BL   @SENDAD        Send VDP address.

        LI   R8,32*8        Kill off all 32 sprite planes.
        LI   R6,>D000       Fill it full of sprite terminators.

KILSAT  MOVB R6,*R7         Clear SAT.
        DEC  R8             Count it.
        JNE  KILSAT         Loop till all done.

*Set up pattern name table.

        LI   R8,PNTBA+>4000  Reference PNT. Add >4000 for VDP write operations.

        BL   @SENDAD        Send VDP address.

        SETO R11            Reset count.

INIPNT  INC  R11            Next pattern.
        SWPB R11            Position LS byte.
        MOVB R11,*R7        Write it.
        SWPB R11            Restore R11.
        CI   R11,3*256      Done all entries?
        JL   INIPNT         No, loop around.

*Set up pattern generator table.

        LI   R8,PGTBA+>4000  Reference PGT. Add >4000 for VDP write operations.

        BL   @SENDAD        Send VDP address.

        LI   R11,3*256*8    Set count.

KILPGT  MOVB @B00,*R7       Reset entry.
        DEC  R11            Done all entries?
        JNE  KILPGT         No, loop around.

*Set up colour table.

        LI   R8,CTBA+>4000  Reference CT. Add >4000 for VDP write operations.

        BL   @SENDAD        Send VDP address.

        CLR  R1             Clear R1 because we'll be shifting left.
        MOVB @MPTSAT+3,R1   Get initial pen pointer sprite colour.
        SLA  R1,4           Shift to left nibble to align with foreground colour in CT.
        MOVB R1,@CSCOL      Store initial pen pointer colour.

        LI   R11,3*256*8    Set count.

INICT   MOVB R1,*R7         Set colour to initial pen pointer sprite colour.
        DEC  R11            Done all entries?
        JNE  INICT          No, loop around.

*Re-enable display.

        BL   @LOADER

        BYTE >C0,>81
        DATA 0

***************************
*Define pen pointer sprite.
***************************

*Write character pattern to the sprite generator table.

        LI   R8,SGTBA+>4000  Reference SGT. Add >4000 for VDP write operations.

        BL   @SENDAD        Send VDP address.

        LI   R8,8           Do one 8-bit pattern.
        LI   R6,MPTSPG      Pointer to character pattern.

MPTRSG  MOVB *R6+,*R7       Write the pattern.
        DEC  R8             Count it.
        JNE  MPTRSG         Loop till all done.

*Define sprite in the sprite attribute table.

        LI   R8,SATBA+>4000  Reference SAT. Add >4000 for VDP write operations.

        BL   @SENDAD        Send VDP address.

        LI   R8,4           4 bytes to write.
        LI   R6,MPTSAT      Pointer to SAT for pointer.

MPTRSA  MOVB *R6+,*R7       Write the SAT.
        DEC  R8             Count it.
        JNE  MPTRSA         Loop till all done.

*************************************
*Check for command input and process.
*************************************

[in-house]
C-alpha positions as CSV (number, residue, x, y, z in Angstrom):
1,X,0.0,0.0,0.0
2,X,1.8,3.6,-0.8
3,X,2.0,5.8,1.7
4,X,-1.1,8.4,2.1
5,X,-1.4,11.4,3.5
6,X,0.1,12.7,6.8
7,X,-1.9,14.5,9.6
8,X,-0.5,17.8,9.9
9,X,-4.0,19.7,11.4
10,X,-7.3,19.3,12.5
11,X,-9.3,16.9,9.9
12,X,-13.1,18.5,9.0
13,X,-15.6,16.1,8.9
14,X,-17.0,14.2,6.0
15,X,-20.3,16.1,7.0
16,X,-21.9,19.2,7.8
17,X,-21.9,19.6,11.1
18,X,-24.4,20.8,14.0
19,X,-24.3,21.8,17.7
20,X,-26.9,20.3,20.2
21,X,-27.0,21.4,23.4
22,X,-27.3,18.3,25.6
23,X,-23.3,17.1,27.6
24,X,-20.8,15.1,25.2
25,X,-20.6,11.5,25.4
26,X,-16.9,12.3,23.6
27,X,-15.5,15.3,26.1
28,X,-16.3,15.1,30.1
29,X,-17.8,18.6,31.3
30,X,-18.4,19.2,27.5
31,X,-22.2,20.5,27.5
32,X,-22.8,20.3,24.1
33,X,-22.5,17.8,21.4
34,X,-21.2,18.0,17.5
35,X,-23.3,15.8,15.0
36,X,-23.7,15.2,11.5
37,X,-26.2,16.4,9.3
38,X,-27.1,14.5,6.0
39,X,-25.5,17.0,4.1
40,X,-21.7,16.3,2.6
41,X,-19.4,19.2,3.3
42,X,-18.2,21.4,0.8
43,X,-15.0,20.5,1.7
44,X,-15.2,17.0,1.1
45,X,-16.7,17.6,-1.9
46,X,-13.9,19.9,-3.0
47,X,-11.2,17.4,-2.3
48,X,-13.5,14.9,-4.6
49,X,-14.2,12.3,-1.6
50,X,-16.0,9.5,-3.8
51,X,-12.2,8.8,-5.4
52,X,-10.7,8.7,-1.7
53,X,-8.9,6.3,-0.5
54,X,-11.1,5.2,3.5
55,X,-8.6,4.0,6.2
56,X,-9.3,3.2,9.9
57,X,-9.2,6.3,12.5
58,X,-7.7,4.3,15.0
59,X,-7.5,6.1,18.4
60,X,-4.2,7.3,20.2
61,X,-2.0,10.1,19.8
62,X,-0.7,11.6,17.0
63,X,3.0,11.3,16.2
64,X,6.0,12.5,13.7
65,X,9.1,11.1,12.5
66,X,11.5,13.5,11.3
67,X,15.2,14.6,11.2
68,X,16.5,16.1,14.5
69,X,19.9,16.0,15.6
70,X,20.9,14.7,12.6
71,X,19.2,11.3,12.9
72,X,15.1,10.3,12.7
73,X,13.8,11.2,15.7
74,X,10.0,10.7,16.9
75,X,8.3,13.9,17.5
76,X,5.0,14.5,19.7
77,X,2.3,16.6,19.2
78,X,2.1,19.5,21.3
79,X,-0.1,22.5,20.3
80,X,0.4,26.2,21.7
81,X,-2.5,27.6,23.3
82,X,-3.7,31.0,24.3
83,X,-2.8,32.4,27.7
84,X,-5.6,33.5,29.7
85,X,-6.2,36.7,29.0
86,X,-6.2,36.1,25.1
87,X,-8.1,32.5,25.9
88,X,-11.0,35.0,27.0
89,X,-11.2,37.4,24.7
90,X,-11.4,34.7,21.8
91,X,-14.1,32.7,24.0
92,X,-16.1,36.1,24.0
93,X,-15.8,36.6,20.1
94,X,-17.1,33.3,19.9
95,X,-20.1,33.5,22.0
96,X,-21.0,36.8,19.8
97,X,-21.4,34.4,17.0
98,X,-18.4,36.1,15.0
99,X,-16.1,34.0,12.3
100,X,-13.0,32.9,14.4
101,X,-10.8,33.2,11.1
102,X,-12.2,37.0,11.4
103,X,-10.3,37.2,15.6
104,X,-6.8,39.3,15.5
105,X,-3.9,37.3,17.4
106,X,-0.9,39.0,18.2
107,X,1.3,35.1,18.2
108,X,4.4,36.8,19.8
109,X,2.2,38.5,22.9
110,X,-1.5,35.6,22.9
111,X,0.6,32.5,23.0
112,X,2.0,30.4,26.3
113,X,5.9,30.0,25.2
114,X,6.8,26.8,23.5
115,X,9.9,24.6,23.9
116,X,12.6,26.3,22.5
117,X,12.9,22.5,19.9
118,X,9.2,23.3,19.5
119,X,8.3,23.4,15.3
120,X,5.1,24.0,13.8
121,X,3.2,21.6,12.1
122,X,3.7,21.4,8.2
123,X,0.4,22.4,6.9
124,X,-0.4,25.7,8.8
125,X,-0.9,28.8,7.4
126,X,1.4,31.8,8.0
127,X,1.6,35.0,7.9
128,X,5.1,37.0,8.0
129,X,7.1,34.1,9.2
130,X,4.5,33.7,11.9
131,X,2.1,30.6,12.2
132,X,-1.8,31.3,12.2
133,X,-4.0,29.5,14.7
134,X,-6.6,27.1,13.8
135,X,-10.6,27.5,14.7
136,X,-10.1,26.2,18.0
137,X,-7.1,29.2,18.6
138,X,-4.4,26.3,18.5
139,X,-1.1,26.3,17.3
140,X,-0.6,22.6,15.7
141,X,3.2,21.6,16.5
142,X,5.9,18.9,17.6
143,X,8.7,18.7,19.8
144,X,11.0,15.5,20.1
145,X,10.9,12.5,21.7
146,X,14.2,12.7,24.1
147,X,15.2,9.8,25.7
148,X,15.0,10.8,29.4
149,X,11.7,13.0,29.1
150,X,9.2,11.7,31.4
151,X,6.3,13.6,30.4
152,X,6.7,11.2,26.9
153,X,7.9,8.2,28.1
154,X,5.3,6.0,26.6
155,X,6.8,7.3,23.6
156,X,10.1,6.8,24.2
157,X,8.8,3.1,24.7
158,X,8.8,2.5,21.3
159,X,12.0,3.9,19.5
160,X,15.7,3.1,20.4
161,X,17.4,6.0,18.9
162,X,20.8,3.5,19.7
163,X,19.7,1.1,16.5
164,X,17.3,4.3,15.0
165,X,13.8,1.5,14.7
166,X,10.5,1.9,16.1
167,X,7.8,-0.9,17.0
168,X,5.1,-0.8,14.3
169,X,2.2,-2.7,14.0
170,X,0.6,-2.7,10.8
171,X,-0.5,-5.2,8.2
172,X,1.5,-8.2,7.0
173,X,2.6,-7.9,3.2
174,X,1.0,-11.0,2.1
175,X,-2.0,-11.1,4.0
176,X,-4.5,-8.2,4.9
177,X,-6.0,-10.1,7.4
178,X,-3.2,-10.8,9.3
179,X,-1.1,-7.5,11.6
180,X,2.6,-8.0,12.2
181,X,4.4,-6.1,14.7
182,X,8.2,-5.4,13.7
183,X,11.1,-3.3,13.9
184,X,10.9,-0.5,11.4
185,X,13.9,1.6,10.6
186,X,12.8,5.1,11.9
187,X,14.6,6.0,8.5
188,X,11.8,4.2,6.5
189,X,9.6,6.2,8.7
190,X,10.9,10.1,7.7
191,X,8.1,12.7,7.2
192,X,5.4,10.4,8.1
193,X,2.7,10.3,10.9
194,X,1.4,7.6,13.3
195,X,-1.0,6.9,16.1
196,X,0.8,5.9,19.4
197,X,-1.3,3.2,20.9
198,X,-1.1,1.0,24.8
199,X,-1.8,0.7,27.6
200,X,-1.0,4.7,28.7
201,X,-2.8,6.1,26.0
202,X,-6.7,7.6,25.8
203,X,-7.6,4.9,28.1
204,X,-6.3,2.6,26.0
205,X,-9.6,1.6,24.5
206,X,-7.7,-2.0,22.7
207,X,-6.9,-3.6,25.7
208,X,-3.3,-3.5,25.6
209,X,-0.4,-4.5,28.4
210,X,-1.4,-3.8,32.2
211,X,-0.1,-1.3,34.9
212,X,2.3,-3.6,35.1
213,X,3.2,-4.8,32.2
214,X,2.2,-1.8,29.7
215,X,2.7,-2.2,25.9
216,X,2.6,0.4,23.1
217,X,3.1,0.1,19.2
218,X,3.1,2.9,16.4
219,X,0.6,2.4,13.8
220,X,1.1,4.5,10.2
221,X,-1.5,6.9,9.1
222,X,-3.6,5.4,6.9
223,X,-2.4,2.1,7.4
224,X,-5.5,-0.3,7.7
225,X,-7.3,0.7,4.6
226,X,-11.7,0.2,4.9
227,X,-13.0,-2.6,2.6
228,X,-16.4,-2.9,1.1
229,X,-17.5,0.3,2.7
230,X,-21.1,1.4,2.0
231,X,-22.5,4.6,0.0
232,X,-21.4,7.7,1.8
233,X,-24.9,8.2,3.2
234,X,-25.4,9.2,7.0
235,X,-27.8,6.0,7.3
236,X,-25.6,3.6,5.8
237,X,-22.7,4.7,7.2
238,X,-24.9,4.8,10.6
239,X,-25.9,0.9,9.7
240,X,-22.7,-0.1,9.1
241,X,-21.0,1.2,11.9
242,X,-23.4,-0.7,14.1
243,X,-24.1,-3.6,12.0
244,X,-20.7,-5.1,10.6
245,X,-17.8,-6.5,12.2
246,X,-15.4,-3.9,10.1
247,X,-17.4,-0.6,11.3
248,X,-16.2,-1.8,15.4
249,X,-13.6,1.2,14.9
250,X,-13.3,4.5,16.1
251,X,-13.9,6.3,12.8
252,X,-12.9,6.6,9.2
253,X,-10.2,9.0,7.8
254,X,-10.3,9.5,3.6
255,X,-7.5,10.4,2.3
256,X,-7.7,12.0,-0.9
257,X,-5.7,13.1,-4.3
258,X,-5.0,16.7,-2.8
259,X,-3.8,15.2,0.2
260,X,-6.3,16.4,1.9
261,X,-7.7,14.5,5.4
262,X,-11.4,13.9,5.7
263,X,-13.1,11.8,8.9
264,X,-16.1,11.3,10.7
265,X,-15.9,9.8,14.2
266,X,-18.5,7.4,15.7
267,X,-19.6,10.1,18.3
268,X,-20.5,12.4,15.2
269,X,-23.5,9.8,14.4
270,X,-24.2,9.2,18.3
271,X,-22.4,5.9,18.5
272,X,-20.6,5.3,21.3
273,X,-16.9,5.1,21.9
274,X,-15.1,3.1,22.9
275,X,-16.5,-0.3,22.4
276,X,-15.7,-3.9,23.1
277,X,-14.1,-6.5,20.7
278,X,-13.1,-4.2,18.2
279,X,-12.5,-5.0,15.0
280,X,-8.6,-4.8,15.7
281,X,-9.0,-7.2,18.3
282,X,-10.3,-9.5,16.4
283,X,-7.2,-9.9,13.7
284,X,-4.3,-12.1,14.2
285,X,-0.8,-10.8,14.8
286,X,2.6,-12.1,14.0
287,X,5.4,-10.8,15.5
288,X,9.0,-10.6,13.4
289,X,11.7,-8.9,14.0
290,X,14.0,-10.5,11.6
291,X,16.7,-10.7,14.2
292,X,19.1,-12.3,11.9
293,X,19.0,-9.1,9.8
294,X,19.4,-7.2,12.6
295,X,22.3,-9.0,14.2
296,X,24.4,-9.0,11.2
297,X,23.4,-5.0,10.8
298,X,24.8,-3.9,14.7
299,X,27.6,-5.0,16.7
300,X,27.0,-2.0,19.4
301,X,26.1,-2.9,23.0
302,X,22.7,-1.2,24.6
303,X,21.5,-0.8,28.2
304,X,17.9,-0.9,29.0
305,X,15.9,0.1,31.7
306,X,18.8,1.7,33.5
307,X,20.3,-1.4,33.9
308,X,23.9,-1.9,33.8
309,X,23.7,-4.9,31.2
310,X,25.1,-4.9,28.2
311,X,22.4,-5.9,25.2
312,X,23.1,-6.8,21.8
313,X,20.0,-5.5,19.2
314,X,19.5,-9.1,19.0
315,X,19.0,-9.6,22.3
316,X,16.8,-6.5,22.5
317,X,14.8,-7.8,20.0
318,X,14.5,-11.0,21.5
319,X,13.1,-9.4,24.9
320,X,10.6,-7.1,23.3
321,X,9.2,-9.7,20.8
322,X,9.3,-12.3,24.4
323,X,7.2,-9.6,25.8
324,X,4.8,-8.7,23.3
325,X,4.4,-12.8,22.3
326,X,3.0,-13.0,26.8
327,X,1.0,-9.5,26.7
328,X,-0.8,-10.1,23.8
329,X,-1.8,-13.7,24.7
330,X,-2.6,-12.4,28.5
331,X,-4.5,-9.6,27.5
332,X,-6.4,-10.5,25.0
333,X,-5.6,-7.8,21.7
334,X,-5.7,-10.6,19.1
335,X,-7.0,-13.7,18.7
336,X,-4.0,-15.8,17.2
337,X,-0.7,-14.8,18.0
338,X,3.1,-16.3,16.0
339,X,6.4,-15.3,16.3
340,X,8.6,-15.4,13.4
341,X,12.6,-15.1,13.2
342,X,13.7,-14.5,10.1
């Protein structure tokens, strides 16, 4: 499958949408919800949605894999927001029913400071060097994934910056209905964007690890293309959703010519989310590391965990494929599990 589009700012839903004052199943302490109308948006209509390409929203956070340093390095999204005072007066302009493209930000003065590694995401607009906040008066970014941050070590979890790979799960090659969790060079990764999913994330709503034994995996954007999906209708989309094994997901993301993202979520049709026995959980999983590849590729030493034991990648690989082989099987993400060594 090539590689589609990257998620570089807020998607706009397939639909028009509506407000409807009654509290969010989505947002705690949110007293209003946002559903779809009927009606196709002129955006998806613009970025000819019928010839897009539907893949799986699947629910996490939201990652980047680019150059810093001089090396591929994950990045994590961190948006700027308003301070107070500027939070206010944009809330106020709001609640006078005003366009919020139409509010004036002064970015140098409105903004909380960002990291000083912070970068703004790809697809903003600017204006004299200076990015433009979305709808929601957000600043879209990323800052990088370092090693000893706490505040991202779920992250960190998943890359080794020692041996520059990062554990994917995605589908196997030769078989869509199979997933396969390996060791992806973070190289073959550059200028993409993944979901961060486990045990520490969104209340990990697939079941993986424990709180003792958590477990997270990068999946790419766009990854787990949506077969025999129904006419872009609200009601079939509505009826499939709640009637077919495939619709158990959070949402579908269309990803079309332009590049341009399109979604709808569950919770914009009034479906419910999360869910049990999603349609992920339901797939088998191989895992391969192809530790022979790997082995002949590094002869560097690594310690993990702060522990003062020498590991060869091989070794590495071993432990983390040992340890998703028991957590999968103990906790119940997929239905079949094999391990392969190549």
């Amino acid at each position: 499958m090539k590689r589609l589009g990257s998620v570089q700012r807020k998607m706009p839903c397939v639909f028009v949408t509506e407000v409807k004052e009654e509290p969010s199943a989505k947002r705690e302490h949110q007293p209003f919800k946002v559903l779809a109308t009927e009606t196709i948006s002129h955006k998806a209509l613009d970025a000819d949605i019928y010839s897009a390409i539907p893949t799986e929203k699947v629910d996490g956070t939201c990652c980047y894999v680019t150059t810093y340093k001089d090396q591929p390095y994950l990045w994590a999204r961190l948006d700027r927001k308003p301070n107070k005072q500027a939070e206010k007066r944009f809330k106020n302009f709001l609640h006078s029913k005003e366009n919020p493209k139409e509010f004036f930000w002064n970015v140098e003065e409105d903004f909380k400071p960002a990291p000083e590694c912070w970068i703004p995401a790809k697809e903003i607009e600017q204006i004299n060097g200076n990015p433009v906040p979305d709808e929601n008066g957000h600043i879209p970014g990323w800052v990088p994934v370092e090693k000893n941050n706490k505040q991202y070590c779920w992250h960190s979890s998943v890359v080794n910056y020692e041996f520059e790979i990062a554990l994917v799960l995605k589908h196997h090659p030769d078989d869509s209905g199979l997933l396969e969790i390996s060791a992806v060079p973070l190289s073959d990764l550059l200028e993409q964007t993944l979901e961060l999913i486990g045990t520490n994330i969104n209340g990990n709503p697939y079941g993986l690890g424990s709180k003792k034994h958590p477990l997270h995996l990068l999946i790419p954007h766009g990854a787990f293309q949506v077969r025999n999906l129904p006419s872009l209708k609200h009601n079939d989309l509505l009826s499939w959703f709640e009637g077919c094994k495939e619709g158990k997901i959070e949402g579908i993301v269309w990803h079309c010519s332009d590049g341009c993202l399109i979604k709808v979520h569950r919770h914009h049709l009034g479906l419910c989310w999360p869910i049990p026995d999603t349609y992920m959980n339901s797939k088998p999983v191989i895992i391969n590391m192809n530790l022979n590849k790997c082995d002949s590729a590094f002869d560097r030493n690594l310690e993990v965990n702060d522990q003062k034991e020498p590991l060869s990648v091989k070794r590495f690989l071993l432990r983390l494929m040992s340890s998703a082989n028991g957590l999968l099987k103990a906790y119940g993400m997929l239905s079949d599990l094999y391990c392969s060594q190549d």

LI   R12,>0080      Set CRU base address to serial port.

MAINLP  TB   21             Serial port receive buffer register full?
        JNE  READPOT        No, skip rest of this section.

        XOP  R2,13          Read character from serial port.

        C    R2,@UCHAR      Character 'U' (pen up)?
        JNE  NXTCHR1        No jump.

        SETO @PENUD         Yes, set pen flag.
        XOP  @PENUP,14      Print current pen status.
        XOP  @CRLF,14
        JMP  READPOT

NXTCHR1 C    R2,@DCHAR      Character 'D' (pen down)?
        JNE  NXTCHR2        No, jump.

        CLR  @PENUD         Yes, set pen flag.
        XOP  @PENDN,14      Print current pen status.
        XOP  @CRLF,14
        JMP  READPOT

NXTCHR2 C    R2,@CCHAR      Character 'C' (change colour)?
        JNE  NXTCHR3        No, jump.

        AB   @H10,@CSCOL    Move onto next colour.
        JNE  UPDCOL         Need to wrap colour index back round? No, jump.
        MOVB @H10,@CSCOL    Reset colour to 1 (skipping transparent).

UPDCOL  LI   R8,SATBA+>4000+3  Reference colour byte in SAT. Add >4000 for VDP write operations.

        BL   @SENDAD        Send VDP address.

        MOVB @CSCOL,R2      Get stored colour.
        SRL  R2,4           Shift to 2nd nibble to align with colour nibble in SAT.
        MOVB R2,*R7         Write new colour to pen pointer sprite.

        XOP  @COLOUR,14     Print colour intro text.
        SRL  R2,7           Shift colour into LS bits, multiplied by 2.
        MOV  @COLINDX(R2),R3  Get pointer to colour text.
        XOP  *R3,14         Print colour name text.
        XOP  @CRLF,14

        JMP  READPOT

NXTCHR3 C    R2,@SCHAR      Character 'S' (clear screen and start again)?
        JNE  READPOT        No, jump.

        B    @START

***********************************
*Read X-Y potentionmeter positions.
***********************************

READPOT BL   @READXY

*************************
*Move pen pointer sprite.
*************************

*First byte in SAT is vertical position, second byte is horizontal position.

MOVMS   LI   R8,SATBA+>4000  Reference SAT. Add >4000 for VDP write operations.

        BL   @SENDAD        Send VDP address.

        MOV  @CSYPOS,R2     Get the Y position.
        DEC  R2             Top row of the screen has value -1, so adjust.
        SWPB R2
        MOVB R2,*R7         Write the Y position.

        MOV  @CSXPOS,R2     Get the X position.
        SWPB R2
        MOVB R2,*R7         Write the X position.

***********************************************
*Draw pixel at pointer position if pen is down.
***********************************************

*Check pen status and only draw if pen is down.

        MOV  @PENUD,R2      Get pen status.
        JNE  NODRAW         Jump if pen is up.

*Convert X position to column number and remainder.

        MOV  @CSXPOS,R2     Get X position.
        MOV  R2,R3          Copy it.